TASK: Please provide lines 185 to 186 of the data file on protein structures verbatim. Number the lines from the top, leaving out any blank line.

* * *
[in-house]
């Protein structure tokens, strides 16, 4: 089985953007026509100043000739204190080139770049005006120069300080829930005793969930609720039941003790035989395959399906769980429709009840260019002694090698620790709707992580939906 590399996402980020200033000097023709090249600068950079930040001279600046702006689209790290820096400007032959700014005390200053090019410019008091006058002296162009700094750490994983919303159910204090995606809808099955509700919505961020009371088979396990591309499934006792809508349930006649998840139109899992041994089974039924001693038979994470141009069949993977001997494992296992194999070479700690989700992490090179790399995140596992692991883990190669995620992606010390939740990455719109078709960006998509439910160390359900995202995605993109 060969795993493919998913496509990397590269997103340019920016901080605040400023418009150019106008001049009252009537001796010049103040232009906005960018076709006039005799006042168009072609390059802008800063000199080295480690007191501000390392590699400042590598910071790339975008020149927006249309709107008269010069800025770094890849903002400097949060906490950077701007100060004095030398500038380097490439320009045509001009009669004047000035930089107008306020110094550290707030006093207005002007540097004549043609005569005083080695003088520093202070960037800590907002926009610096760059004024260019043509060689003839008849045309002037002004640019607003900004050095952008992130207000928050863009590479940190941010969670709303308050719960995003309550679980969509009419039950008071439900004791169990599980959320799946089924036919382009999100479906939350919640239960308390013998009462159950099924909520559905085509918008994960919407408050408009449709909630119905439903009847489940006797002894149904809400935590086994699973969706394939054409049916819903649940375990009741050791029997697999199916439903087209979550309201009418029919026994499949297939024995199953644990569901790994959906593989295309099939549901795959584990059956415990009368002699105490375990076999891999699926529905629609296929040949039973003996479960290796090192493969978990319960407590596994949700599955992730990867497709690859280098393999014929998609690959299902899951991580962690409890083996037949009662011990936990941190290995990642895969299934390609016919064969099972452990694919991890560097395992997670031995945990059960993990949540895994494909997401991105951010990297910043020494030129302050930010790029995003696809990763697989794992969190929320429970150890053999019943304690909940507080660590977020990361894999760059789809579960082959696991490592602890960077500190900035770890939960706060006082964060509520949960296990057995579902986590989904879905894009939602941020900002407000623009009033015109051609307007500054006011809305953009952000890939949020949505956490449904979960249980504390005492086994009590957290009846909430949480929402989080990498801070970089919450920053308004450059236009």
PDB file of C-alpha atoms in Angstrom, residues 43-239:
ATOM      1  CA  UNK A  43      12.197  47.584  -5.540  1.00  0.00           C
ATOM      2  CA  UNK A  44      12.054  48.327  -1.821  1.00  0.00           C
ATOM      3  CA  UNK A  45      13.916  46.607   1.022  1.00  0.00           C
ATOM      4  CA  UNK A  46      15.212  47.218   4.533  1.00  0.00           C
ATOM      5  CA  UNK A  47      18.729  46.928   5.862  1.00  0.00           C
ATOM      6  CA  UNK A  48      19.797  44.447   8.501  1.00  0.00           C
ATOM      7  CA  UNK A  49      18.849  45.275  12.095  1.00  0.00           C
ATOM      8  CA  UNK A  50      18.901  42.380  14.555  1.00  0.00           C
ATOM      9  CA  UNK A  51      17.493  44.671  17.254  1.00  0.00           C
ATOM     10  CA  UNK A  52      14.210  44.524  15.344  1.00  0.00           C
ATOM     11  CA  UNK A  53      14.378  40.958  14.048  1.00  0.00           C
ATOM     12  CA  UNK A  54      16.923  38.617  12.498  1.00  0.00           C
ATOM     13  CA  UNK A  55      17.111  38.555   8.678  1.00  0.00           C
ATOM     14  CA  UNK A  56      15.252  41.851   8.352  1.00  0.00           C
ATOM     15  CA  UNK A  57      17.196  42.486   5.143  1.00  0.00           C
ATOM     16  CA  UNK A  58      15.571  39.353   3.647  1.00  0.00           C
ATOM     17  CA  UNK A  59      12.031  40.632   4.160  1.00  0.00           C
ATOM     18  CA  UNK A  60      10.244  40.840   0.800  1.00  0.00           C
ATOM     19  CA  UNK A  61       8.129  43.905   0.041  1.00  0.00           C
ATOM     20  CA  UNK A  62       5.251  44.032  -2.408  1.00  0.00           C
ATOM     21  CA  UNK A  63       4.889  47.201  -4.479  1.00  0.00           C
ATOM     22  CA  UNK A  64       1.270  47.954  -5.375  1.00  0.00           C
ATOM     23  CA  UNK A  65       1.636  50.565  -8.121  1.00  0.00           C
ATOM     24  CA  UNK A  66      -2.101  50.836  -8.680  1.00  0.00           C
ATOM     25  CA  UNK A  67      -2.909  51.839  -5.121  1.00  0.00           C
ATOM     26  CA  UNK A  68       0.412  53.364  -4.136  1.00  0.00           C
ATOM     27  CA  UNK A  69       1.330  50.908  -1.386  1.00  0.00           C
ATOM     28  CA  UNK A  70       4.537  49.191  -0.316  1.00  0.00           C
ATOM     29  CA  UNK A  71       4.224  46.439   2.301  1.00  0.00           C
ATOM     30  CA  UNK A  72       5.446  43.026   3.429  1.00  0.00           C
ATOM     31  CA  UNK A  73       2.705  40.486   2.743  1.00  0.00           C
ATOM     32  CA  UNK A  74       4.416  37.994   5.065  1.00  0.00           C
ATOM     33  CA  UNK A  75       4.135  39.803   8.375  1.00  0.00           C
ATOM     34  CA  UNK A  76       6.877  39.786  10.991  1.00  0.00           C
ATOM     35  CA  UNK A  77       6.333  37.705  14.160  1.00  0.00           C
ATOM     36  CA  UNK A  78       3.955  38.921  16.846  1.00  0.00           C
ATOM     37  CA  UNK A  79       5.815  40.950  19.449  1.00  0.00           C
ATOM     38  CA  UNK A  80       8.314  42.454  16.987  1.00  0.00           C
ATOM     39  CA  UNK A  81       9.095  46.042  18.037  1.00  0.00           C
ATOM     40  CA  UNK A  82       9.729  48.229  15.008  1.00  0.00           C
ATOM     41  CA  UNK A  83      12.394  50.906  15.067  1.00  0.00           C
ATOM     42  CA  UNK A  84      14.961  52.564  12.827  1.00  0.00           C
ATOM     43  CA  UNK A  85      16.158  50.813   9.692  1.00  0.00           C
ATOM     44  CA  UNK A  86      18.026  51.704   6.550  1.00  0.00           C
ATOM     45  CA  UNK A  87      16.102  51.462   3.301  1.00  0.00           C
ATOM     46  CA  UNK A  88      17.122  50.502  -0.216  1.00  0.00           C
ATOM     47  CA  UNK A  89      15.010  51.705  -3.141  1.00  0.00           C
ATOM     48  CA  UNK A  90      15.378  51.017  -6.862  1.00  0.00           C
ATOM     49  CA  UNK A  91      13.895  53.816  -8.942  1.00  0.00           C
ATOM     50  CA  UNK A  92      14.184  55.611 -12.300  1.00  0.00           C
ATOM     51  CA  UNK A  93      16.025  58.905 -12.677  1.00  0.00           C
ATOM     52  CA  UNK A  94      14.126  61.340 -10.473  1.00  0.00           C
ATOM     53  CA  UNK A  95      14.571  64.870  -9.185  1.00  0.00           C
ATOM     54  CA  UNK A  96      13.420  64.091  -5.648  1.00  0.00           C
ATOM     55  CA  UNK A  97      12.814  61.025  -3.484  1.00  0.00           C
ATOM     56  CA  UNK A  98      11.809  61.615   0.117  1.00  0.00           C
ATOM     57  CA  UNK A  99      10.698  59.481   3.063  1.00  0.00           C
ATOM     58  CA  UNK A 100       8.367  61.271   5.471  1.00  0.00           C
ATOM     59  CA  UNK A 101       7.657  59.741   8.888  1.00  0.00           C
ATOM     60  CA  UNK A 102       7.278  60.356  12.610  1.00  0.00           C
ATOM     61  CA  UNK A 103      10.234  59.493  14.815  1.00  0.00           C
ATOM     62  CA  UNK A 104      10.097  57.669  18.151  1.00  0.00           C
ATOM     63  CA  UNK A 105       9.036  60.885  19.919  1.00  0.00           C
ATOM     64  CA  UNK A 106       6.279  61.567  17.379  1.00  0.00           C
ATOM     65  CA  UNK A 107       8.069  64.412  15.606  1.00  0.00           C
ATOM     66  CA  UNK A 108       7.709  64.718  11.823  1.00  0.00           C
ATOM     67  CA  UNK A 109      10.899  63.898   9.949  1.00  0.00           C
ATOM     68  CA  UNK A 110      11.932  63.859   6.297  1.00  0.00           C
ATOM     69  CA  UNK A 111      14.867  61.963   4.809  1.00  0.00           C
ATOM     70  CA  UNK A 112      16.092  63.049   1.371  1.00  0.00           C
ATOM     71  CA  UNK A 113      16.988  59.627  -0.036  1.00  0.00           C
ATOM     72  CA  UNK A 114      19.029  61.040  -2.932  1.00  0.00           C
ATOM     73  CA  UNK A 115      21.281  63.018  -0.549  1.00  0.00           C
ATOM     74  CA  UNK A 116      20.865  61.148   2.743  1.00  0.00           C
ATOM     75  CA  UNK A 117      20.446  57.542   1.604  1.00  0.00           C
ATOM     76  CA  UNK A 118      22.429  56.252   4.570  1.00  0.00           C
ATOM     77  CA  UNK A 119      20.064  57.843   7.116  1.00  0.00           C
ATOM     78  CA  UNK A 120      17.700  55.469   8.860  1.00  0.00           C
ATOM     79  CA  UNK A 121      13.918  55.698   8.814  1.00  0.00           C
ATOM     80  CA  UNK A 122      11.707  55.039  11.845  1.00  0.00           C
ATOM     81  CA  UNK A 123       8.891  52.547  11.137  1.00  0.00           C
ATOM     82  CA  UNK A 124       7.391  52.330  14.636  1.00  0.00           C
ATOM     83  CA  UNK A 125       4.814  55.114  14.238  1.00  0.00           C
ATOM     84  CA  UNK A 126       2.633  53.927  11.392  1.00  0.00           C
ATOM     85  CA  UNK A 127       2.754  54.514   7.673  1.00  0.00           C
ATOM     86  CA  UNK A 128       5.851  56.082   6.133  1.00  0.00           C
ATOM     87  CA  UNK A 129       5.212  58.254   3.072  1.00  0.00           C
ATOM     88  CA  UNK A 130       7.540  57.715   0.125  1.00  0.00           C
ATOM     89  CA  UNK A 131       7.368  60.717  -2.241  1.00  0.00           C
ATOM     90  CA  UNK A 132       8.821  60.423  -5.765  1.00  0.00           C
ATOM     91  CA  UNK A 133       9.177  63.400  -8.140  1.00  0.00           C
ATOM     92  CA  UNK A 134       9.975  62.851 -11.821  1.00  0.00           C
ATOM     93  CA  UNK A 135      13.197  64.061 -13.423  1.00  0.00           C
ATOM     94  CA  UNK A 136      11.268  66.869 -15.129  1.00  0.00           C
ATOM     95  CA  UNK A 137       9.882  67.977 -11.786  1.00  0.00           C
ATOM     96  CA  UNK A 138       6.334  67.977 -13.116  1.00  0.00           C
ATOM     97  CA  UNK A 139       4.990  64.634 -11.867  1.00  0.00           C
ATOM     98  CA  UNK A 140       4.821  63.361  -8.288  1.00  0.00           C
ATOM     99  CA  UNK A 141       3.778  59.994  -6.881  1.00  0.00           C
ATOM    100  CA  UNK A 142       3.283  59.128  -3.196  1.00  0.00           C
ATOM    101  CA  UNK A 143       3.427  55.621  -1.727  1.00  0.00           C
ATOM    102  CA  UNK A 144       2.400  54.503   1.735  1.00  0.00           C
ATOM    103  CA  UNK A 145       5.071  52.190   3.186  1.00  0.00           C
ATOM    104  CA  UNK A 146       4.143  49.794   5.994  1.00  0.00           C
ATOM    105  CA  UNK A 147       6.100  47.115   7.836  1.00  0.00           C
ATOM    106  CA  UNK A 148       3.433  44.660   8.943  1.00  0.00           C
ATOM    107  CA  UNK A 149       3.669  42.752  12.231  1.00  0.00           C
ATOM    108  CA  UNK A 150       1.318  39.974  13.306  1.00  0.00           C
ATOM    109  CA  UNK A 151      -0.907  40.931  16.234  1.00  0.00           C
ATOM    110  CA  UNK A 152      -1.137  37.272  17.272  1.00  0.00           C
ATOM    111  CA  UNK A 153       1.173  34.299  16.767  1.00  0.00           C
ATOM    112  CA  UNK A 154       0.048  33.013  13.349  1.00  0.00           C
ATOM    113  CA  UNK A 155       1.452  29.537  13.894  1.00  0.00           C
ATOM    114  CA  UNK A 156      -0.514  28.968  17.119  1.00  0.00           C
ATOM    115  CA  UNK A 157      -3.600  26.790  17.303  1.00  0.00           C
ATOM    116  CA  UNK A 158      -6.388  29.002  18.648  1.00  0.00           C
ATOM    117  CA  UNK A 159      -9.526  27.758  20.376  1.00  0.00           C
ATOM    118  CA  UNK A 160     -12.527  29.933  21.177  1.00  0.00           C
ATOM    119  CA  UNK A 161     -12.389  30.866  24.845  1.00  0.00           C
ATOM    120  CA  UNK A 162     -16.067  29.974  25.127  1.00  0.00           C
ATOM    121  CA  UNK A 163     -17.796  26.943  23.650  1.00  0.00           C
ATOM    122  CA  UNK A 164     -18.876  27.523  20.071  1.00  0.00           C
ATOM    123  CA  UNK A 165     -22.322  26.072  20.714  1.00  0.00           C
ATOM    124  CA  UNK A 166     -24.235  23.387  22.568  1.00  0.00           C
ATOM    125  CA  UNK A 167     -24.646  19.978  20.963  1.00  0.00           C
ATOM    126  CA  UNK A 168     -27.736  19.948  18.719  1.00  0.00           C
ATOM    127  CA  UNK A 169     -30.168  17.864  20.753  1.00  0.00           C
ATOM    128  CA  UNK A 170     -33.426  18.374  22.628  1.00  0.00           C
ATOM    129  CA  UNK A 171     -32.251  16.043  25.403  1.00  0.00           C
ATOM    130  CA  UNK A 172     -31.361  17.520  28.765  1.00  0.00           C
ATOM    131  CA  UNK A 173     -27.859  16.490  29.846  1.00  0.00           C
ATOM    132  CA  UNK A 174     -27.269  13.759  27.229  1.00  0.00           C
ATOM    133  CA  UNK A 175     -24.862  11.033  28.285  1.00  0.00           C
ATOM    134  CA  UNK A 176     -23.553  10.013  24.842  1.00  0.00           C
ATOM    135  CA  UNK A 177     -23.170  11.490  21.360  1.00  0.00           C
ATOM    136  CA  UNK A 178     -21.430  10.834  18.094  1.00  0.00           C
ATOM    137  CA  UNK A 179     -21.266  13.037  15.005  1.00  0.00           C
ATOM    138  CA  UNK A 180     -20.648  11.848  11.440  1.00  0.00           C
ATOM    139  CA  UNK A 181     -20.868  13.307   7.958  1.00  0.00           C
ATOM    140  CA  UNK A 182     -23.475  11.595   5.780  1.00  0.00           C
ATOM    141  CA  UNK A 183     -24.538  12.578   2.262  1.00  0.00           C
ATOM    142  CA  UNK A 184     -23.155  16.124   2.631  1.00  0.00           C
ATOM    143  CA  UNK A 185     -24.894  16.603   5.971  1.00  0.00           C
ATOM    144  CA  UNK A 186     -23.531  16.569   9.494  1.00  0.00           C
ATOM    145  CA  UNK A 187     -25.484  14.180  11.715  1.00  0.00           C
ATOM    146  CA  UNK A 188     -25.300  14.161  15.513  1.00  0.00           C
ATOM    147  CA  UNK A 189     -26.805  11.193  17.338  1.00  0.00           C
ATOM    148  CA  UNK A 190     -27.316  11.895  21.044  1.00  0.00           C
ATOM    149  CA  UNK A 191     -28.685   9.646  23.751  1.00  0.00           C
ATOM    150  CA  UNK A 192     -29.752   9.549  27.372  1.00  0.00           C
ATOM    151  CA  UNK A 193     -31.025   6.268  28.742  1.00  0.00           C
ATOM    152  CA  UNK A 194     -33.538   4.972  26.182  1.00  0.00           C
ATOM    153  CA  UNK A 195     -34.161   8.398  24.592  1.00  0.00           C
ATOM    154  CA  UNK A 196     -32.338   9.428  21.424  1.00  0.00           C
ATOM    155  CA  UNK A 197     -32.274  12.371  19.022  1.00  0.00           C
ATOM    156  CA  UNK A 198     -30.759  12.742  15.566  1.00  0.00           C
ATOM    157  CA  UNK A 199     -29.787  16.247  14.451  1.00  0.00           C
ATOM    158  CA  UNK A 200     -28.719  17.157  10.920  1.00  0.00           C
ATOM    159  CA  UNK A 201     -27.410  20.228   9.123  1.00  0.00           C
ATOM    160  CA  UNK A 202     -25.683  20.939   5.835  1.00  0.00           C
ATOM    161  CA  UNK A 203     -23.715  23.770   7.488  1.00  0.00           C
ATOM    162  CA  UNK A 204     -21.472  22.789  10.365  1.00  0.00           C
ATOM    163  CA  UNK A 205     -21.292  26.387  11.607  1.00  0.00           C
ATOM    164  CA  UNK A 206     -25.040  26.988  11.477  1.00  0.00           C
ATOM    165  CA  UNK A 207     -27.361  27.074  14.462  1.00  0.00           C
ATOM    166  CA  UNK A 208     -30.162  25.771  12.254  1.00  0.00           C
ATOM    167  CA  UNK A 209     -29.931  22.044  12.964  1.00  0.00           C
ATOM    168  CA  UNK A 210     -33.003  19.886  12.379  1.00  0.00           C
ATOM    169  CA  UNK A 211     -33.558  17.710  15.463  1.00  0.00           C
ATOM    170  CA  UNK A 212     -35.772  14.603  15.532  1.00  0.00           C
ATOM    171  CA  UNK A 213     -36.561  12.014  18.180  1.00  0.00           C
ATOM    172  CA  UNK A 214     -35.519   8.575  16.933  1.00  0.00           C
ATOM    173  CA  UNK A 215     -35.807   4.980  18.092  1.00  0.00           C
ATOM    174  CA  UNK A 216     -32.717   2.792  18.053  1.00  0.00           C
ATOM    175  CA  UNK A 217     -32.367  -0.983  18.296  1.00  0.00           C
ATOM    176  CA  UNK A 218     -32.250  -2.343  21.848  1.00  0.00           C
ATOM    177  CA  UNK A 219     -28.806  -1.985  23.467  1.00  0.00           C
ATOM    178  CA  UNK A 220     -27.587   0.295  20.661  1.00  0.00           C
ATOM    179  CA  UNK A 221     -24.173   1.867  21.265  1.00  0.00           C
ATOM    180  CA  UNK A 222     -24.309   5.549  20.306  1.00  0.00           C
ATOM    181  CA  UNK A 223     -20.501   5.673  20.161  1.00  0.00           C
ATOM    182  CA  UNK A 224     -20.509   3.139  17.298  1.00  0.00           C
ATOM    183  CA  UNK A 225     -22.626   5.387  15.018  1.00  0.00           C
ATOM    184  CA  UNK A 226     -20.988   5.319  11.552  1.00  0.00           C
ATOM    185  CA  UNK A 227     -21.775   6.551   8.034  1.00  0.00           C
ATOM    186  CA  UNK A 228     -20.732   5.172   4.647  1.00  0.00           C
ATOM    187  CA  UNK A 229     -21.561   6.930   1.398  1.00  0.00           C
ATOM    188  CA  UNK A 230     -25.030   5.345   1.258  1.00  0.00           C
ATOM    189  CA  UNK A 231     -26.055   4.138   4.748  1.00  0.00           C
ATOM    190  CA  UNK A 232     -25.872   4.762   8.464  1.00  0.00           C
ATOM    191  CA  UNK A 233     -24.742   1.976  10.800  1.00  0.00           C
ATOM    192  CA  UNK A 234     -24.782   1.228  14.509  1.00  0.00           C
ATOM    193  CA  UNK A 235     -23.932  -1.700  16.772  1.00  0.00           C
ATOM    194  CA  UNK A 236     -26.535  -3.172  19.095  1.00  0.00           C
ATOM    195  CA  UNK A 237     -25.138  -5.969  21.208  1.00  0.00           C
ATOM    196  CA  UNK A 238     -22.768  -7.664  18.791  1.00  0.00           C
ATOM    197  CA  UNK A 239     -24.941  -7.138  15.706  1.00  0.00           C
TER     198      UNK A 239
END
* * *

ATOM    182  CA  UNK A 224     -20.509   3.139  17.298  1.00  0.00           C
ATOM    183  CA  UNK A 225     -22.626   5.387  15.018  1.00  0.00           C